Cox wants state leaders to consider legislation requiring large confined animal feeding operations to have a financial insurance package in place before they are allowed to set up operations in Indiana. The money could be used for cleanup if the CAFO causes any environmental damage.

She suggests every candidate needs to look at Indiana’s list of impaired waters, research the problems with blue-green algae and review the virtual file cabinet on the Indiana Department of Environmental Management website to see all of the violations from CAFOs. “Then you wonder if IDEM is enforcing like they should be,” Cox said.

Renewable energy

Both of the major-party candidates have demonstrated enthusiastic support for Indiana coal companies. Pence has pictures from his visit to the Peabody mine in Buckskin posted on his website. Gregg is a former lobbyist for the coal industry.

“How does that square with energy diversification?” Kharbanda asked. “Why put more of our eggs in one basket?”

Gregg thinks “we need an all-of-the-above approach to energy in Indiana, developing all safe options. That means supporting both coal and clean coal and also alternative energy.” He touts the energy sector as “an area where Indiana is poised to lead” in job creation.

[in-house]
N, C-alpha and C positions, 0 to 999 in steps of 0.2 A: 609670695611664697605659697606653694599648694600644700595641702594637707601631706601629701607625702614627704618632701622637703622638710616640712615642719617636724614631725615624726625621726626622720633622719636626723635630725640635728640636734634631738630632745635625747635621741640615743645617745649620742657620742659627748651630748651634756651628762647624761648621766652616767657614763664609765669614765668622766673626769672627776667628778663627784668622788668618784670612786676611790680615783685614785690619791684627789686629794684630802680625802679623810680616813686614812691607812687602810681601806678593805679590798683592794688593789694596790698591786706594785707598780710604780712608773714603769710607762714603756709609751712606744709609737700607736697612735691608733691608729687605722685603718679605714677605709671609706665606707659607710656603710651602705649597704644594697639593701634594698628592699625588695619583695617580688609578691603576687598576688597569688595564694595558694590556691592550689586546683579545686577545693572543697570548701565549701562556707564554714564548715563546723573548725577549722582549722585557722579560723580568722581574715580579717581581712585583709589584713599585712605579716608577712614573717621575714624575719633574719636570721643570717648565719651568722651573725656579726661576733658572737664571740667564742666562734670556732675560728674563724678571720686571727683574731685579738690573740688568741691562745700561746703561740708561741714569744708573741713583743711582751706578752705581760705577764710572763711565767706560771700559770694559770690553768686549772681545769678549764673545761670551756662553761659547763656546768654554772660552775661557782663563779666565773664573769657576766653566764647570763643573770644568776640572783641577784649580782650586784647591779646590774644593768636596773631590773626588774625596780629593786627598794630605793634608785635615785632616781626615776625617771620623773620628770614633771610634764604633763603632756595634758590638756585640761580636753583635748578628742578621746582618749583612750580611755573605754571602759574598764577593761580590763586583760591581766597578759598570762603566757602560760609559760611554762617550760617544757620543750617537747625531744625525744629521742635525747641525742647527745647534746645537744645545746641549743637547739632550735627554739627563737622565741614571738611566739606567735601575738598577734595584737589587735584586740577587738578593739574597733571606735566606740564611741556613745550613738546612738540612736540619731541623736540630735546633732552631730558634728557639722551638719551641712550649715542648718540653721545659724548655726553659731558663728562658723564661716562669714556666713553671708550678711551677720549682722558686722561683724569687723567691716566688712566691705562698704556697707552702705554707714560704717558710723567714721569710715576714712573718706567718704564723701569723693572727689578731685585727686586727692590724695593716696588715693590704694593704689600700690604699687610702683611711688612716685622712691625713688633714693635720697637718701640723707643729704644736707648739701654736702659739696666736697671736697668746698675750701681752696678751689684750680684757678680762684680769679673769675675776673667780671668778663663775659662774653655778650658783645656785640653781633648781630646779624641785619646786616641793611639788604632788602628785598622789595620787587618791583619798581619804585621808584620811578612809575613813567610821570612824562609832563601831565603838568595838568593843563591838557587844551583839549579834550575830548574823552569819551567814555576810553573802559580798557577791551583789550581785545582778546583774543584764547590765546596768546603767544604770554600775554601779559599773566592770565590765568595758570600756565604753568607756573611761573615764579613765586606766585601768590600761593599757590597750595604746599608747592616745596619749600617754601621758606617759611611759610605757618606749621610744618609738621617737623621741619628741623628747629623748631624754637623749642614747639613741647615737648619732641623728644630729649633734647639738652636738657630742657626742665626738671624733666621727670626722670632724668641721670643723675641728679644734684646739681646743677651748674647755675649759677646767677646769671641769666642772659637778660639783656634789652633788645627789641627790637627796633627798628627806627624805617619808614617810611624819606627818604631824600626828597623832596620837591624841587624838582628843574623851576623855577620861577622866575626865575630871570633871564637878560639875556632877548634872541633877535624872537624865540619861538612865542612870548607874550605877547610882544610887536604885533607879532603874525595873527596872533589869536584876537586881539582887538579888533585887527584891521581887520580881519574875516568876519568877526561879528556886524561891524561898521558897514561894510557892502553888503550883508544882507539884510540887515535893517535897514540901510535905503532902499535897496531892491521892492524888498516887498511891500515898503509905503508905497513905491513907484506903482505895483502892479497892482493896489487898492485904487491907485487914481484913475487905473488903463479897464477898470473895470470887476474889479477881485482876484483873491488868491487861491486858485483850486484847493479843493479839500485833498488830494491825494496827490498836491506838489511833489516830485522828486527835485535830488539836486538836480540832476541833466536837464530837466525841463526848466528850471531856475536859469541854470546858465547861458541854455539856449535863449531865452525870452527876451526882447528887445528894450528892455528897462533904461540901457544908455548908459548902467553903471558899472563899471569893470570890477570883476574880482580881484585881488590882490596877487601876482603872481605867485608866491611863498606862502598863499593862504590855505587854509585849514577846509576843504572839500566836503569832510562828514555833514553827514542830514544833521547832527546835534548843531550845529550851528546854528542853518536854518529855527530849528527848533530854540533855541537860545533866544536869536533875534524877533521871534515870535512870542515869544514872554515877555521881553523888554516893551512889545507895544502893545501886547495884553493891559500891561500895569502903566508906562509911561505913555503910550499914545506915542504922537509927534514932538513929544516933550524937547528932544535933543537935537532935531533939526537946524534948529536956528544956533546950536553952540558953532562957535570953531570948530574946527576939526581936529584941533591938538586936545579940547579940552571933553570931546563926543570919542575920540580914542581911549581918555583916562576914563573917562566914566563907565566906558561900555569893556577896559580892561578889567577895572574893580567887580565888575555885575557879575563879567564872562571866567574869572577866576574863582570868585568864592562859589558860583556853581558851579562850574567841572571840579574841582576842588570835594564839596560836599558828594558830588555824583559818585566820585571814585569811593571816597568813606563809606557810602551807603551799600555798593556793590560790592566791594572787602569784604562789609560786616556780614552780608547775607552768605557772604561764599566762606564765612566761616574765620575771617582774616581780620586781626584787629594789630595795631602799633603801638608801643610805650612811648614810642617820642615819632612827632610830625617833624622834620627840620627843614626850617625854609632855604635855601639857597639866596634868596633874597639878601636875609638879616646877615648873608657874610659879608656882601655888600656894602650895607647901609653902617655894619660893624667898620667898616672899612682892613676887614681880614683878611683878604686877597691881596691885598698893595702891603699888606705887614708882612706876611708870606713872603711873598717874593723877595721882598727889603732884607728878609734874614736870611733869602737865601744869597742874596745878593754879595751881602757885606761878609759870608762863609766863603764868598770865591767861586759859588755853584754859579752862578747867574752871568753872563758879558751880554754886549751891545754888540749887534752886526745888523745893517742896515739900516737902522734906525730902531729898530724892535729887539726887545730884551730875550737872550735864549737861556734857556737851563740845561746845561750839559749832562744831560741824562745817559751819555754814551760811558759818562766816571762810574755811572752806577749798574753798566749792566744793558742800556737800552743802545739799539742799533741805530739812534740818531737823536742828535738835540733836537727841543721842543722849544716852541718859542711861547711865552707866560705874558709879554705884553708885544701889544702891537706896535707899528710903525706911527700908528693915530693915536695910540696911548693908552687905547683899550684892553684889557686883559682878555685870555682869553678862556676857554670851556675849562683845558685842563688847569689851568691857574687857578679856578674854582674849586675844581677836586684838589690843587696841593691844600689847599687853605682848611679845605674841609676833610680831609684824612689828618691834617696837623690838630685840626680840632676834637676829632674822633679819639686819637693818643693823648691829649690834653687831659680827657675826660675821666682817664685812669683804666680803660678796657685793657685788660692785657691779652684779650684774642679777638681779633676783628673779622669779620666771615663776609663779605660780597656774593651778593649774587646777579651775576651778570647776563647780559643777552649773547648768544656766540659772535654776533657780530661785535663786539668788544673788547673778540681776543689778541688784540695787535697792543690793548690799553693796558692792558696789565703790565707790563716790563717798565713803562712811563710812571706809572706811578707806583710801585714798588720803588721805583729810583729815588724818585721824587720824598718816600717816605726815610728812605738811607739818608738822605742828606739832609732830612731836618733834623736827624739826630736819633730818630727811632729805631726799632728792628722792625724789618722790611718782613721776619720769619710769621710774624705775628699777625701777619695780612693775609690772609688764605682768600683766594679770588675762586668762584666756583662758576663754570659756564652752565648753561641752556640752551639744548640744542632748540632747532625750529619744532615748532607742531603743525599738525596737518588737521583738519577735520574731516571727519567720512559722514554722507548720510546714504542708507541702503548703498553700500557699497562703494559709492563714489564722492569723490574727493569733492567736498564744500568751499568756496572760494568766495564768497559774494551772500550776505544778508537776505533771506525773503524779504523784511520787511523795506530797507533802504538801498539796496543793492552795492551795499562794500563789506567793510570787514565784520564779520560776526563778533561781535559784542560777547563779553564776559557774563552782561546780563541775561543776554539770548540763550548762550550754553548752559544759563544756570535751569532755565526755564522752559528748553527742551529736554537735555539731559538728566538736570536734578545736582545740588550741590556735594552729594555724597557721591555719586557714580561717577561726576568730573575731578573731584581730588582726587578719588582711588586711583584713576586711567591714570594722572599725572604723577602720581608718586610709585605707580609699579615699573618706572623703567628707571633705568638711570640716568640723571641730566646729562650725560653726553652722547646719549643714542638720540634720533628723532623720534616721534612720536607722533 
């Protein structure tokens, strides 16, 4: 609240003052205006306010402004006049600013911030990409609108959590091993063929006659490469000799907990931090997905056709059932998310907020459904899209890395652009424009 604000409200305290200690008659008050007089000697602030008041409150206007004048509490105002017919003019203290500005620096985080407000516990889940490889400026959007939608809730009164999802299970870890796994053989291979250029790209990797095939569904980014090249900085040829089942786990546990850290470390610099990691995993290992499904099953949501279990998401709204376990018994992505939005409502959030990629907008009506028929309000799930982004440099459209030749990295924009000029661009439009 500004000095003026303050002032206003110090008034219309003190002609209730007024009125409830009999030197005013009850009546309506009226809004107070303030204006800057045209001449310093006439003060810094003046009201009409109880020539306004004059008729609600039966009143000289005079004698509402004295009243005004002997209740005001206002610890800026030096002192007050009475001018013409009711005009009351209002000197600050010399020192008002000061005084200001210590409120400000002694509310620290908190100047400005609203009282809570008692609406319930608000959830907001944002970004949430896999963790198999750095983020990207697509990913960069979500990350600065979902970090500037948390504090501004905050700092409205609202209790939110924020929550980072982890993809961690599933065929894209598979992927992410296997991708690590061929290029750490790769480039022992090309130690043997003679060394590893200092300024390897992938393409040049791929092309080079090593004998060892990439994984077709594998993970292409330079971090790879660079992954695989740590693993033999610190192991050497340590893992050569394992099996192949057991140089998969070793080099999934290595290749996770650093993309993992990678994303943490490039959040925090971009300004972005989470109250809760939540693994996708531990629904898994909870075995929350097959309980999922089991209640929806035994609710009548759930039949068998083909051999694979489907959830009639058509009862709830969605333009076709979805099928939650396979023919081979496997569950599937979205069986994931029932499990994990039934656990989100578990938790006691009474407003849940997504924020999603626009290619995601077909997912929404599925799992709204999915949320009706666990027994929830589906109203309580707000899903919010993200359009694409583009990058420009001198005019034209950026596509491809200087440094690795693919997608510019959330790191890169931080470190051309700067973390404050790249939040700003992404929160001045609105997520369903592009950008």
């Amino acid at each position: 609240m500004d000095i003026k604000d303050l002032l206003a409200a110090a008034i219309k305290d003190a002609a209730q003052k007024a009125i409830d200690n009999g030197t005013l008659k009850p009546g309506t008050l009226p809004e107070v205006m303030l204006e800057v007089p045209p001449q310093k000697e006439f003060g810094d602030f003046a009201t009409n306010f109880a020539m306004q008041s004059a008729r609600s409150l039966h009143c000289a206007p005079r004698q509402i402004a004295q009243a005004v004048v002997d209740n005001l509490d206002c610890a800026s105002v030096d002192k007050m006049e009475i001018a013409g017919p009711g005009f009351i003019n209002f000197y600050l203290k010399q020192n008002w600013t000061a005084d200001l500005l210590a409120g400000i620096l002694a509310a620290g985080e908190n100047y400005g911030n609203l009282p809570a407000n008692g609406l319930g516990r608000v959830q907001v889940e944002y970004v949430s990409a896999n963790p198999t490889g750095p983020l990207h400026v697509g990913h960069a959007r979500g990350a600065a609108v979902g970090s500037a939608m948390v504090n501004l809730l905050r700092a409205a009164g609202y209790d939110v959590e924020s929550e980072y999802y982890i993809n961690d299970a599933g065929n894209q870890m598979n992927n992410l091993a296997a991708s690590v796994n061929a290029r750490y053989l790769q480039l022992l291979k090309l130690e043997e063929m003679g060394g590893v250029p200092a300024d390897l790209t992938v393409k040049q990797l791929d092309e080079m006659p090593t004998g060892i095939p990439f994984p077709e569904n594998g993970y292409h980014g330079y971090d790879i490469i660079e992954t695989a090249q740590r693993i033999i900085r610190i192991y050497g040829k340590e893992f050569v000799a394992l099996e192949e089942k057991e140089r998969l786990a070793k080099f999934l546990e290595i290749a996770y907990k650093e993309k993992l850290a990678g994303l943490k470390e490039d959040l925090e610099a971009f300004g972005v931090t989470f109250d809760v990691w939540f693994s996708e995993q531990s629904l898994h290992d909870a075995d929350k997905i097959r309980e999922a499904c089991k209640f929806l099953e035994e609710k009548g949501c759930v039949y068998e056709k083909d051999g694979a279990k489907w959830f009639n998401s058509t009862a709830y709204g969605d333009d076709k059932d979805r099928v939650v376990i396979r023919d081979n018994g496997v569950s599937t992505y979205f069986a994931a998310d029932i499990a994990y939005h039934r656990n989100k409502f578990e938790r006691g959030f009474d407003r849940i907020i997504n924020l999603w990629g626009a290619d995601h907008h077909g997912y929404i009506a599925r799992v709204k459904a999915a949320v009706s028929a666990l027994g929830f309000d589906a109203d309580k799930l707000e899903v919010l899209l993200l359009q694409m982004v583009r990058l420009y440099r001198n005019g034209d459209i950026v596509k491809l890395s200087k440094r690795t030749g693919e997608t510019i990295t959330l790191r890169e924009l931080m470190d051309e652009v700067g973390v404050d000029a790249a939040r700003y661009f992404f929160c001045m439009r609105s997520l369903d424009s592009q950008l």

Pence attributes Indiana’s economic success compared with neighboring states in part to Indiana’s low-cost energy. While he thinks the state needs to “explore all options on the energy front,” he said he is “opposed to mandates for renewable sources of energy that will raise the price of energy for Hoosiers.”

“If Congressman Pence is truly sincere in his commitment to bring jobs, he needs to sit down with groups like ours to talk about ways to bring jobs in a way that protects the environment, promotes competition and alternative energy,” Kharbanda said.

So, far Pence has not accepted an invitation to meet with representatives from the Hoosier Environmental Council.

“Gregg has made time to meet with us,” Kharbanda said. “We felt encouraged in that conversation in his recognition that renewable energy, transit and high-speed rail offer promising opportunities to revitalize Indiana manufacturing.”

But Kharbanda also said “we’d like to see him take the next step in offering some policy solutions or even the framework for some policy solutions so it becomes more of a core part of his economic agenda.”

Stacey Stumpf is an editorial writer for The Journal Gazette.